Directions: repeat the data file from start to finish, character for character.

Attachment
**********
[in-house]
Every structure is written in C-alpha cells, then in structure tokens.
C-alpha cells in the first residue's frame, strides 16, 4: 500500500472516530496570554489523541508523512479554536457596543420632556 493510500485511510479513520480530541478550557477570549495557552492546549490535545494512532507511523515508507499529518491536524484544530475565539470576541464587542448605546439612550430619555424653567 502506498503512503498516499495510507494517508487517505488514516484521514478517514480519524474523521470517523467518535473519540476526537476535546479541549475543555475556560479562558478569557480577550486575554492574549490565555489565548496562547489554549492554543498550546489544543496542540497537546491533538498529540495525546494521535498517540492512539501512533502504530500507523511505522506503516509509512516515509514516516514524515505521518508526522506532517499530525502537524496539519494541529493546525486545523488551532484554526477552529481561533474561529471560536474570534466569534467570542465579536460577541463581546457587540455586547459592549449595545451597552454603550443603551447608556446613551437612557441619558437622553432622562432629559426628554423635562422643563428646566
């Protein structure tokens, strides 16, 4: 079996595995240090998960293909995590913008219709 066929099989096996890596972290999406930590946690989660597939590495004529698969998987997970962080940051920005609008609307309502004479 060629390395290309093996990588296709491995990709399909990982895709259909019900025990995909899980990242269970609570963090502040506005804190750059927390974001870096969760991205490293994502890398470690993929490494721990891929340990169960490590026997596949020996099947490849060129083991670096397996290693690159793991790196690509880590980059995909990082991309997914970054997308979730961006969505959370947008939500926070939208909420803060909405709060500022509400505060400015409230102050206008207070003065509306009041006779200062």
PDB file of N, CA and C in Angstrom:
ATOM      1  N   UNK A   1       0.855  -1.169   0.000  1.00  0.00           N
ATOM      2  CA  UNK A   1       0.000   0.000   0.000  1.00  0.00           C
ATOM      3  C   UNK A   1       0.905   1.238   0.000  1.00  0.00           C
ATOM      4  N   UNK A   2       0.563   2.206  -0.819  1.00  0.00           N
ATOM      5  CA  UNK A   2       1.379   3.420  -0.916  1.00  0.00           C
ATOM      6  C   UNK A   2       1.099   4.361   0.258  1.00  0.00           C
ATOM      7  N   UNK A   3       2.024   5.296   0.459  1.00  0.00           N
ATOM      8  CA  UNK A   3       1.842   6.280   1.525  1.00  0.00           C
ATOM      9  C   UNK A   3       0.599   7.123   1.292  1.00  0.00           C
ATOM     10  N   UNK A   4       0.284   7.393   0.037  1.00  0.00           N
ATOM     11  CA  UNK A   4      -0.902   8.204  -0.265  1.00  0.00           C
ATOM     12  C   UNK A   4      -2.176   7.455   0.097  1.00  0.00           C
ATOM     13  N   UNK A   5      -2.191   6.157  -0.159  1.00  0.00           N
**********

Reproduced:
[in-house]
Every structure is written in C-alpha cells, then in structure tokens.
C-alpha cells in the first residue's frame, strides 16, 4: 500500500472516530496570554489523541508523512479554536457596543420632556 493510500485511510479513520480530541478550557477570549495557552492546549490535545494512532507511523515508507499529518491536524484544530475565539470576541464587542448605546439612550430619555424653567 502506498503512503498516499495510507494517508487517505488514516484521514478517514480519524474523521470517523467518535473519540476526537476535546479541549475543555475556560479562558478569557480577550486575554492574549490565555489565548496562547489554549492554543498550546489544543496542540497537546491533538498529540495525546494521535498517540492512539501512533502504530500507523511505522506503516509509512516515509514516516514524515505521518508526522506532517499530525502537524496539519494541529493546525486545523488551532484554526477552529481561533474561529471560536474570534466569534467570542465579536460577541463581546457587540455586547459592549449595545451597552454603550443603551447608556446613551437612557441619558437622553432622562432629559426628554423635562422643563428646566
């Protein structure tokens, strides 16, 4: 079996595995240090998960293909995590913008219709 066929099989096996890596972290999406930590946690989660597939590495004529698969998987997970962080940051920005609008609307309502004479 060629390395290309093996990588296709491995990709399909990982895709259909019900025990995909899980990242269970609570963090502040506005804190750059927390974001870096969760991205490293994502890398470690993929490494721990891929340990169960490590026997596949020996099947490849060129083991670096397996290693690159793991790196690509880590980059995909990082991309997914970054997308979730961006969505959370947008939500926070939208909420803060909405709060500022509400505060400015409230102050206008207070003065509306009041006779200062």
PDB file of N, CA and C in Angstrom:
ATOM      1  N   UNK A   1       0.855  -1.169   0.000  1.00  0.00           N
ATOM      2  CA  UNK A   1       0.000   0.000   0.000  1.00  0.00           C
ATOM      3  C   UNK A   1       0.905   1.238   0.000  1.00  0.00           C
ATOM      4  N   UNK A   2       0.563   2.206  -0.819  1.00  0.00           N
ATOM      5  CA  UNK A   2       1.379   3.420  -0.916  1.00  0.00           C
ATOM      6  C   UNK A   2       1.099   4.361   0.258  1.00  0.00           C
ATOM      7  N   UNK A   3       2.024   5.296   0.459  1.00  0.00           N
ATOM      8  CA  UNK A   3       1.842   6.280   1.525  1.00  0.00           C
ATOM      9  C   UNK A   3       0.599   7.123   1.292  1.00  0.00           C
ATOM     10  N   UNK A   4       0.284   7.393   0.037  1.00  0.00           N
ATOM     11  CA  UNK A   4      -0.902   8.204  -0.265  1.00  0.00           C
ATOM     12  C   UNK A   4      -2.176   7.455   0.097  1.00  0.00           C
ATOM     13  N   UNK A   5      -2.191   6.157  -0.159  1.00  0.00           N